- Newly Drawn Sky, for orchestra
- Too Hot Toccata, for orchestra
- Symphony in Waves, for orchestra
auto-inserted 09-17-2014 15:56:46
16.14 In Stock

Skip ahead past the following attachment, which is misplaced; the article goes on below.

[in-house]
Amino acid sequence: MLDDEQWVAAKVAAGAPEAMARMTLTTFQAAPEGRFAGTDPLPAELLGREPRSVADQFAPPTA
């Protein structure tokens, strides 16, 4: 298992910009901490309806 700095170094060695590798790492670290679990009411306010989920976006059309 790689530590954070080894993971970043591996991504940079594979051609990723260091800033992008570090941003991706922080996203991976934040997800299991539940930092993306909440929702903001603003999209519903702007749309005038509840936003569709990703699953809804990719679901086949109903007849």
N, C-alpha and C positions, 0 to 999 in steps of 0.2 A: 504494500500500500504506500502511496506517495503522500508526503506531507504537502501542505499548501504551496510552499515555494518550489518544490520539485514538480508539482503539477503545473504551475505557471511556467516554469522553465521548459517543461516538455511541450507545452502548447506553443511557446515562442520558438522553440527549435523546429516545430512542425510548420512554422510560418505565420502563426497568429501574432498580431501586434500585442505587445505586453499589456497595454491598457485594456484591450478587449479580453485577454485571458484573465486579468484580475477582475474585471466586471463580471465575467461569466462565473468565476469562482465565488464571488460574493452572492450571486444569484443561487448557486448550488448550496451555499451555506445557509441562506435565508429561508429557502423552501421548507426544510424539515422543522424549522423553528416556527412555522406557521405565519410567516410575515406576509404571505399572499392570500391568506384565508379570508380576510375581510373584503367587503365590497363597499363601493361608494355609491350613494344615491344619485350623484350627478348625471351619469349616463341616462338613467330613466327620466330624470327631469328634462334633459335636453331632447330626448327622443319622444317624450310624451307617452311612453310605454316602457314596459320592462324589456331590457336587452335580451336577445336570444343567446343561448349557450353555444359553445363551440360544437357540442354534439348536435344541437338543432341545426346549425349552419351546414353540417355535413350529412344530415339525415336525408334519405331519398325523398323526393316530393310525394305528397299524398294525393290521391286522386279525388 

Chicago's Cedille Records, which draws on the talent and scenes of the City of Neighborhoods, may offer an ideal blueprint for classical music's revival. Releases like this document music-making that has succeeded with audiences in a specific time and place, and the label has highlighted performers who have a knack for finding contemporary music that resonates with audiences. The Grant Park Orchestra heard on this disc is the top-notch ensemble heard in the massive free concerts heard in the summer on Chicago's lakefront, and the two shorter Aaron Jay Kernis works at the beginning of the program, "Newly Drawn Sky" and "Too Hot Toccata," were actually recorded live in the unusual shell in the new Millennium Park area adjoining the original Grant Park, and "Newly Drawn Sky" was written expressly for outdoor performance. Despite what were probably difficult performance and recording conditions, the orchestral strings maintain impressive control. It works beautifully, and you wonder why so few other contemporary composers have thought of this. Kernis has an eclectic, tonal style that has come as close as the work of any other composer to being both crowd-pleasing and rigorous. This trio of pieces showcases contrasting aspects of his output, which shows traces of influence from Mahler (the ultimate maximalist) as well as minimalism. In the kinetic "Too Hot Toccata" he draws on the motor rhythms of popular styles without resorting to a popular aesthetic. The major work on the program is the five-movement "Symphony in Waves" (1989), one of Kernis' most frequently performed pieces. It represents both waves in water and the more abstract waves of sound and energy, and it moves in broad strokes that appeal to a general audience, but do not manipulate the listener. The entire program is infused with the spirit of direct communication with the audiences that were in the room when the recordings were made. Not only Kernis fans, but also those in search of organic relationships between classical performing organizations and the communities in which they work, should hear this disc.